Incomes rise for mortgage holders as interest rates fall

The reduction in interest rates since 2016 has increased cash-in-hand for mortgage holders while also reducing income for those who do not have mortgages through lower deposit rates, a Reserve Bank paper shows.

As part of the Bank’s analysis of the distributional effects of monetary policy this research aims to explain part of the savings redistribution transmission channel.

To do so the paper considers a thought experiment where the population in 2016 suddenly finds itself facing the lower retail interest rates that were prevalent in 2020.

Retail interest rates were lower in 2020 than 2016 due to a combination of factors, including lower global interest rates, and cuts in the Official Cash Rate in 2019 and in March 2020 following the COVID-19 virus pandemic.

The change in cash-in-hand for households directly following the fall in interest rates, is termed the cash flow effect of lower interest rates. This captures the price effect of the savings channel, but does not include any change in saving or borrowing that may occur due to lower interest rates.

Applying these new interest rates, the cash-in-hand for mortgage holders is estimated to rise by an average of 1.0%, while those who do not have mortgages experience a 0.4% decline due to lower income from deposit savings.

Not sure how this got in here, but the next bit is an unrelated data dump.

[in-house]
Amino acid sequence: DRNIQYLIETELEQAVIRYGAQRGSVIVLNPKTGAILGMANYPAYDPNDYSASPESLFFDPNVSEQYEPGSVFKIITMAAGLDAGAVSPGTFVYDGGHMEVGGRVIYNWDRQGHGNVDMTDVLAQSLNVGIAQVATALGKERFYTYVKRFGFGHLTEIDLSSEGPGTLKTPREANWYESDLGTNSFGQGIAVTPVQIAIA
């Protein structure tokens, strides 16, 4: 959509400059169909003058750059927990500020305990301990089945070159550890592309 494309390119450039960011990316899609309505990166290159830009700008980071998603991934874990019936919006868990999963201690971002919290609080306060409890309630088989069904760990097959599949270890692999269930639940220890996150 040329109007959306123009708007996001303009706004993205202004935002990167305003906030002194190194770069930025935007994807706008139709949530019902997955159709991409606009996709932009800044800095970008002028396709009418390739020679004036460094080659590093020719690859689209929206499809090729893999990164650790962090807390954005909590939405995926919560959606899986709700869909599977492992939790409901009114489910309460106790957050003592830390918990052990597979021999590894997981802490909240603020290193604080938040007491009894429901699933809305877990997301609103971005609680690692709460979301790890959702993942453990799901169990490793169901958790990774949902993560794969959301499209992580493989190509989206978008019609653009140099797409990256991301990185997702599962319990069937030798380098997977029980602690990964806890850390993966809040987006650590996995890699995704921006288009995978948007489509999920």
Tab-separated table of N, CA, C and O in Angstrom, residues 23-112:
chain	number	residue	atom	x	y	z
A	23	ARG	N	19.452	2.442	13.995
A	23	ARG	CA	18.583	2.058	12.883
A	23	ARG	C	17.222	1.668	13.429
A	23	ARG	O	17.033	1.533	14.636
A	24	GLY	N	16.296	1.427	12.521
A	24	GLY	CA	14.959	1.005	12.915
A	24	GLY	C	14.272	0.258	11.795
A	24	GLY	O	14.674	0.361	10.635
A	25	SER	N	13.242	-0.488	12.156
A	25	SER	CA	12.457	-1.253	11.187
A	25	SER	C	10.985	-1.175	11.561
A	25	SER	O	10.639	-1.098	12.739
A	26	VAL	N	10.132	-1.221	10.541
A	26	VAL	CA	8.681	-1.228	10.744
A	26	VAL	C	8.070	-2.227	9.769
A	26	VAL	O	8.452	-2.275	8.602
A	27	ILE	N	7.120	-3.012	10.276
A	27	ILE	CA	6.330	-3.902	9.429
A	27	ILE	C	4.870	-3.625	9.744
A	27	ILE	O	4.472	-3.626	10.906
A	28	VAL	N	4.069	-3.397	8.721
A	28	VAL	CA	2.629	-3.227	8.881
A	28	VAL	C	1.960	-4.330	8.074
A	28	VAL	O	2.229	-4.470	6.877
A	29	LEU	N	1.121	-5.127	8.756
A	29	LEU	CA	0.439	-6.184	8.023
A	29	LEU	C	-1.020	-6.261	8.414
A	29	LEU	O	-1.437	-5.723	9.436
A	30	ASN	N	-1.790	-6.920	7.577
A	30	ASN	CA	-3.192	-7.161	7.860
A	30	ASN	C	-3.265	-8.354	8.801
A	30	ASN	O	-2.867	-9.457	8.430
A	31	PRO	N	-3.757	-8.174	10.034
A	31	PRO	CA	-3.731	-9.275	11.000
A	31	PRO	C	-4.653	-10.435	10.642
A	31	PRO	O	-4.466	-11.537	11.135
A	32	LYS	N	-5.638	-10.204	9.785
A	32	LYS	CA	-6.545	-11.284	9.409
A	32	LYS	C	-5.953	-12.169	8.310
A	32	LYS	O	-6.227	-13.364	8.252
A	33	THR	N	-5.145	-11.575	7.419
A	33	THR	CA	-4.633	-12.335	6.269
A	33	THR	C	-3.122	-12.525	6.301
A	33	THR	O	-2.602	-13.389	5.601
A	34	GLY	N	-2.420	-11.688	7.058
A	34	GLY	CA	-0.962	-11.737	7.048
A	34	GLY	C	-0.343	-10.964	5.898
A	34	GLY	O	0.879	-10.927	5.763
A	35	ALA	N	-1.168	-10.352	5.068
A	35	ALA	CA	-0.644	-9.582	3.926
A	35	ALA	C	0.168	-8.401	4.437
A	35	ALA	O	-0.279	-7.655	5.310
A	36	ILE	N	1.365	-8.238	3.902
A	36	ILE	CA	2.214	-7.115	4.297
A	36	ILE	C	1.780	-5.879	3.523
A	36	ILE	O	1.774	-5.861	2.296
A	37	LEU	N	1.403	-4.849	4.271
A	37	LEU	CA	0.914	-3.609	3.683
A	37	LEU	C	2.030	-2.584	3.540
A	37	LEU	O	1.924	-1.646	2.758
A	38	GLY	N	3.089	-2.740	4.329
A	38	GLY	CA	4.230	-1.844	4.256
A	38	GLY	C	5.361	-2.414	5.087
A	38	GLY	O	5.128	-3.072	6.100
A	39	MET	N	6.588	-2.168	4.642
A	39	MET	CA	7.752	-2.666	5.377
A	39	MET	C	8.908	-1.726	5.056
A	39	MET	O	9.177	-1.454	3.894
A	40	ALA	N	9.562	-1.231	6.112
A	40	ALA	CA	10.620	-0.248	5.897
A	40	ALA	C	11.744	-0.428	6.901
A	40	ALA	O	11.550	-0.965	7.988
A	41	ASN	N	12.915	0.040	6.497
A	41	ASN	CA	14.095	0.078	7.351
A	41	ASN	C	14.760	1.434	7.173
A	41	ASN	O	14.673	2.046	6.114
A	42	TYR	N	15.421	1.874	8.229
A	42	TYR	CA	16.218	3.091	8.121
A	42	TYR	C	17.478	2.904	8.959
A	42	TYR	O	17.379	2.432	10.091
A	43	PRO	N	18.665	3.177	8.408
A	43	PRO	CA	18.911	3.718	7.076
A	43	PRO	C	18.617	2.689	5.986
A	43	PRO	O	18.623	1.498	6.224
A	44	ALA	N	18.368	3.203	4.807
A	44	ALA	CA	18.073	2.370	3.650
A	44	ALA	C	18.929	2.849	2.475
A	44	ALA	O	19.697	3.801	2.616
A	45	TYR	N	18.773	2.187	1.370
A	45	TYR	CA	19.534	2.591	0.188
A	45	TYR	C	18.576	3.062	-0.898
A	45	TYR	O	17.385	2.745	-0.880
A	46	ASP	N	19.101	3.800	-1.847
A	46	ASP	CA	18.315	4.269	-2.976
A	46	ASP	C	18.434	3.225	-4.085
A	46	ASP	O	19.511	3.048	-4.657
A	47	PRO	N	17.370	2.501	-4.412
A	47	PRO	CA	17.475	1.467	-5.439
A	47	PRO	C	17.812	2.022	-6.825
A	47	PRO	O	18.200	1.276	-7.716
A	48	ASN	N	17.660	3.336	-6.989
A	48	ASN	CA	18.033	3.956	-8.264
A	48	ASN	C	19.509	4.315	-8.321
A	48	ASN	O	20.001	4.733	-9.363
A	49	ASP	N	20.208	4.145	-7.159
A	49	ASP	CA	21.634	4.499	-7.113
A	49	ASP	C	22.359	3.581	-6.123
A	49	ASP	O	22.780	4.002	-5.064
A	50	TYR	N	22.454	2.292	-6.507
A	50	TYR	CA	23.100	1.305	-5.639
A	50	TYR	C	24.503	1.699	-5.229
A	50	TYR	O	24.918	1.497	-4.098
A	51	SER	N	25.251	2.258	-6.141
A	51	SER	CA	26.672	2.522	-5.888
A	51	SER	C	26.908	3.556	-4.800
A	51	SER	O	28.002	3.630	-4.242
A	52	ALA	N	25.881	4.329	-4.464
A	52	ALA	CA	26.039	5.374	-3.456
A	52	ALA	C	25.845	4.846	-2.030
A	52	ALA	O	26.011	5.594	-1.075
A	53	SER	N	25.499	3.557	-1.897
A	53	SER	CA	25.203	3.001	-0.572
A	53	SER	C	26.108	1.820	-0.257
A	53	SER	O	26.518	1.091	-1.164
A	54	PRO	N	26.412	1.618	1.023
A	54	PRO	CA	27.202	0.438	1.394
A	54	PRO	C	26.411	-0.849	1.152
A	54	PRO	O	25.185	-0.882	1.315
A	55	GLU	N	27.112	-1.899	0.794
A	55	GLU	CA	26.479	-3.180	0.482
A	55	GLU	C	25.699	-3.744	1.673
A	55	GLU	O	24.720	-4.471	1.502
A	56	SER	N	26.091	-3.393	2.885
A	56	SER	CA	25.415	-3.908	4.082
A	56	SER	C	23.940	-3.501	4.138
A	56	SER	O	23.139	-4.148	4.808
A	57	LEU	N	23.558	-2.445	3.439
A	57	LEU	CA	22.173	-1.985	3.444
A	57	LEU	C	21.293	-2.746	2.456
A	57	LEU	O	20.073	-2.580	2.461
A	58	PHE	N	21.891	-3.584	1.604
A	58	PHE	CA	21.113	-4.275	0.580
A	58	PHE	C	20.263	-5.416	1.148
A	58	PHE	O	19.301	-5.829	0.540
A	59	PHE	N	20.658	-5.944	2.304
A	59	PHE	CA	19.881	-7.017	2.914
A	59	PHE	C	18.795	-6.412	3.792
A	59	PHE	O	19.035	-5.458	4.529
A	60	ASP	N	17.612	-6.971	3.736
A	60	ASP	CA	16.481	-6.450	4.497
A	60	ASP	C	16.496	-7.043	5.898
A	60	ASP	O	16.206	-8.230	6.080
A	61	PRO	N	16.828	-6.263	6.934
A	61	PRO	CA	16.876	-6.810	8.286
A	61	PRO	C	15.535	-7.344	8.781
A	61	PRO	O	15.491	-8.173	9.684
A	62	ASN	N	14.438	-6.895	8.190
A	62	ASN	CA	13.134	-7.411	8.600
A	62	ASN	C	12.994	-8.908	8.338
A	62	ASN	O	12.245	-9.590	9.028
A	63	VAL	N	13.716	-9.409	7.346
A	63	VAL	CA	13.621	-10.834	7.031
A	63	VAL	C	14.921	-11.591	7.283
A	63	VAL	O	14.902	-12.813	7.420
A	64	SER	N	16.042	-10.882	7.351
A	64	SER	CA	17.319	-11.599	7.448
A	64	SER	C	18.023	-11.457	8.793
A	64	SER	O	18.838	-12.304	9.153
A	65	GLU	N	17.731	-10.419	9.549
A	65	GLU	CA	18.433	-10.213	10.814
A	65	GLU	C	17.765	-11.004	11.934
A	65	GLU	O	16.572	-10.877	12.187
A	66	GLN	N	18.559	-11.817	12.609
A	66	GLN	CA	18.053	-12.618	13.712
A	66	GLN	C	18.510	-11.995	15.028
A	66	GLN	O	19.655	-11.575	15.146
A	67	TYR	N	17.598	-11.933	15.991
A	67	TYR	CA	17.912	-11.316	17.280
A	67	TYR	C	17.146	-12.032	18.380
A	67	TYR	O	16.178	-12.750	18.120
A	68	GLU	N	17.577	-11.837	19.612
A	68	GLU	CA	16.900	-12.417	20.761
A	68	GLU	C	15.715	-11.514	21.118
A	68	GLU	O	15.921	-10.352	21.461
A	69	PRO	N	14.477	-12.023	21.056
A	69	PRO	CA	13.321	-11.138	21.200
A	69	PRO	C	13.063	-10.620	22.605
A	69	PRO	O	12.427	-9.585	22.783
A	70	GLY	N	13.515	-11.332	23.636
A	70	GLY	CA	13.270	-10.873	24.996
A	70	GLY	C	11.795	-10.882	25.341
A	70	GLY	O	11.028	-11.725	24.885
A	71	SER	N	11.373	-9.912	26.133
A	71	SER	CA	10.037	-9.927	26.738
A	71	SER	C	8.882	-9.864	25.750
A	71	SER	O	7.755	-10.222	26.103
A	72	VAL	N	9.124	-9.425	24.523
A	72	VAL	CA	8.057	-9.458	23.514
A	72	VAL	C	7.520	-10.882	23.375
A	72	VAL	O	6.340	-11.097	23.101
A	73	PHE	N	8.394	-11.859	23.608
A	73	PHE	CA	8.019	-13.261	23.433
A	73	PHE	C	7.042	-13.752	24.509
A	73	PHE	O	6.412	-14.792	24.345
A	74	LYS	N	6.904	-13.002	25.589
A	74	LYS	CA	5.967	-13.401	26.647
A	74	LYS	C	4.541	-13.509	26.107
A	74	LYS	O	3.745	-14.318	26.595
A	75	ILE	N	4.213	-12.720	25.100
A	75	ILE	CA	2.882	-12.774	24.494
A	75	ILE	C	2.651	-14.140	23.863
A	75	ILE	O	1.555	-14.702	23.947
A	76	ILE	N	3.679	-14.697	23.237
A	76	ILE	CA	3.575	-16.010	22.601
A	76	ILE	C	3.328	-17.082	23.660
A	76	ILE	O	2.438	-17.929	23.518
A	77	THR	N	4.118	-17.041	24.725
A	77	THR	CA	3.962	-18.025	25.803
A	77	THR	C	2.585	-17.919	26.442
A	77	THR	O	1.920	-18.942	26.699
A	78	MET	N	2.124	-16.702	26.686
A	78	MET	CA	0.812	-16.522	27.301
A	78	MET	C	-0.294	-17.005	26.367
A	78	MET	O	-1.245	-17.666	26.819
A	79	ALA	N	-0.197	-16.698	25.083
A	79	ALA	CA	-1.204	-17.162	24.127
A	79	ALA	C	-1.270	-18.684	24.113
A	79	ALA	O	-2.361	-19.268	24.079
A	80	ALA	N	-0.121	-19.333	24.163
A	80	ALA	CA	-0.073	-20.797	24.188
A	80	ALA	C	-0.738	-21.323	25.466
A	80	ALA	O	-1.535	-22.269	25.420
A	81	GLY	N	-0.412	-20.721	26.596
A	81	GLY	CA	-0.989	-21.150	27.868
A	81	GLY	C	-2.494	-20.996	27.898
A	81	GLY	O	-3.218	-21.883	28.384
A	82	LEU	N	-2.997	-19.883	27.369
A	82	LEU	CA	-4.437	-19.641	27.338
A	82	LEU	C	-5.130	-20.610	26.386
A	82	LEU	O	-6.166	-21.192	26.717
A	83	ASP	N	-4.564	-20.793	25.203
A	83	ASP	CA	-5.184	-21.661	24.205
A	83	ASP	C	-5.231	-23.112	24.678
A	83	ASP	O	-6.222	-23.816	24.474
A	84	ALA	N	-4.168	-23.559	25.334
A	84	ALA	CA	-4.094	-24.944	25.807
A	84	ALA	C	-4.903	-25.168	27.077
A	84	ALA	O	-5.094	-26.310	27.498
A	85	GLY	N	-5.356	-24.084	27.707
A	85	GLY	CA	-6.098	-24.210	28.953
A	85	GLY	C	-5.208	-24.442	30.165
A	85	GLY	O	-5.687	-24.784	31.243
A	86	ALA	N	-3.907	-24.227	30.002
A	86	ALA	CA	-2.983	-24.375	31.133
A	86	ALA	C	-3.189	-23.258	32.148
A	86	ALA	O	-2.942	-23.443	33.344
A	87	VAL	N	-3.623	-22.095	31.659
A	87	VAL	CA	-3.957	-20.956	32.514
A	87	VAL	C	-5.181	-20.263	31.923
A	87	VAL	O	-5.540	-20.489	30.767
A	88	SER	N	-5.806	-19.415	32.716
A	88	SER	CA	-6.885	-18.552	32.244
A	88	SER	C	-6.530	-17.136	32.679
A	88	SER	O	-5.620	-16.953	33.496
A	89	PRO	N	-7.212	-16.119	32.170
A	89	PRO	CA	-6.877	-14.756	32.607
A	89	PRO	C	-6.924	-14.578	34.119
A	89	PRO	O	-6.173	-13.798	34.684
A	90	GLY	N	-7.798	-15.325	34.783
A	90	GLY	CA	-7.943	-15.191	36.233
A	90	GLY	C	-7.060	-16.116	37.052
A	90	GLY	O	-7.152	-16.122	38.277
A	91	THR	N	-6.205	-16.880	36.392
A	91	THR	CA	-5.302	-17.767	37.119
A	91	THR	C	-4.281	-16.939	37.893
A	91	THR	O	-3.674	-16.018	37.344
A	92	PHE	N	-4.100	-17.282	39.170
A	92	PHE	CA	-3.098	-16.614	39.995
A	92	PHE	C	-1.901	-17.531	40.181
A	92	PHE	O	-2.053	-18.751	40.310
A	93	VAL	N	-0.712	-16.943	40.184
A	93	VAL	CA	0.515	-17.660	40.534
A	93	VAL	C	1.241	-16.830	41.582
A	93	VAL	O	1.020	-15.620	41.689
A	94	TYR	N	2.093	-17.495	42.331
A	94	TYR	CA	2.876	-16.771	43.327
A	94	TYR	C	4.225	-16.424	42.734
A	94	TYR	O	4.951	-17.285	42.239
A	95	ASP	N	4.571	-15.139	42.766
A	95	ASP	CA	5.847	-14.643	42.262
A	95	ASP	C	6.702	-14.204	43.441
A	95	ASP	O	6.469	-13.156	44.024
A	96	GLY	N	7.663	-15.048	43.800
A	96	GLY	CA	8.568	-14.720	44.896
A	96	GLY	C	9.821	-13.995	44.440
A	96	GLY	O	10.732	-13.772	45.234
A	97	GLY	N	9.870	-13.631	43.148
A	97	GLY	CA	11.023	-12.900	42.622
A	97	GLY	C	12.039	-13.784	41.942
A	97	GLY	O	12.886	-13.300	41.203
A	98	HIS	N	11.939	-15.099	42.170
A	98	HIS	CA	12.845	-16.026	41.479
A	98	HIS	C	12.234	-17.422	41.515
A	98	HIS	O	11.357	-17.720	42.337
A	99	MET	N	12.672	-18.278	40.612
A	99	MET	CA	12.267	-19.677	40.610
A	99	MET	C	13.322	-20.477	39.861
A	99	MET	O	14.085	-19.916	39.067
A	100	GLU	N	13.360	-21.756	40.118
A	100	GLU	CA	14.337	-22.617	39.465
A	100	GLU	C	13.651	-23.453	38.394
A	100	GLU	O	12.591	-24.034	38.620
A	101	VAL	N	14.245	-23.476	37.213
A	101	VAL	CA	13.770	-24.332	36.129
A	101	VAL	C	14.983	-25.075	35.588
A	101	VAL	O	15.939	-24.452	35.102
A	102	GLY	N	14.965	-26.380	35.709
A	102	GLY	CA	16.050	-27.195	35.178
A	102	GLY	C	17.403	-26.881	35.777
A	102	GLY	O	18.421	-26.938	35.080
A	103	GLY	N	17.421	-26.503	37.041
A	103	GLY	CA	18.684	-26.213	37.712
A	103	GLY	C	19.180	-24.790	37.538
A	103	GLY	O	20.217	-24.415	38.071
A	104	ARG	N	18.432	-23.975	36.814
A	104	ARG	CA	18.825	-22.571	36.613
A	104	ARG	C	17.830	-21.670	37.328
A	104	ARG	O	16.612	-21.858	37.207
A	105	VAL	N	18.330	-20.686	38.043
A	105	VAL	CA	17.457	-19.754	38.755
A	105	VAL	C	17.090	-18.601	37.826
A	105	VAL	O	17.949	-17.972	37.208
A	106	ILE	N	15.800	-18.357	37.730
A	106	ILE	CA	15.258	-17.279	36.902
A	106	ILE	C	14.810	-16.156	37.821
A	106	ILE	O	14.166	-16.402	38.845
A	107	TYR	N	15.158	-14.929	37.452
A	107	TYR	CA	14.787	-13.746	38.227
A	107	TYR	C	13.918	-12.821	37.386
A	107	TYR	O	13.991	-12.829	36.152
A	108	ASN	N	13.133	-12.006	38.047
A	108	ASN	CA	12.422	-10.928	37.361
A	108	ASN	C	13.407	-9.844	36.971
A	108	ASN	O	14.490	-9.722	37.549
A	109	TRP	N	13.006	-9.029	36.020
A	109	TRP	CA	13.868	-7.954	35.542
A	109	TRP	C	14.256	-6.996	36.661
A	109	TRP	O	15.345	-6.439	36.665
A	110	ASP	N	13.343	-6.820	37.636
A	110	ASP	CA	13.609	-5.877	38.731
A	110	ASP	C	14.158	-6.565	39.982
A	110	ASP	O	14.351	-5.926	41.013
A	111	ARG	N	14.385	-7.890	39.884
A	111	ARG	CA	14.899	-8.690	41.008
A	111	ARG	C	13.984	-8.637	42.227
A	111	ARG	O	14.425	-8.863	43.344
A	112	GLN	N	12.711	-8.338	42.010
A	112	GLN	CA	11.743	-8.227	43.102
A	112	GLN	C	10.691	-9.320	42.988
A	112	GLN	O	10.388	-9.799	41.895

Low-income mortgage holders are the largest beneficiaries of the reduction in mortgage interest rates, and middle-aged households also see notable benefits. However, older households (those aged 55 and above) tended to see a reduction of their income due to lower interest rates – as these households tend to have smaller mortgages and more significant deposit savings.

Quantifying the change in cash-in-hand for different types of households also provides insights into how much the economy responds to lower interest rates. Highly-indebted lower income households tend to be more willing to spend any income boost, and the reduction in interest rates has increased incomes for this group during this period. This suggests that lower interest rates may have stimulated the economy quite strongly.

This analysis is partial in nature – it does not provide the full picture on the distributional impacts of policy. We need to continue to build up to the bigger picture in order to truly understand the implications of monetary policy and the current low interest rate environment for the distribution of wealth and income.

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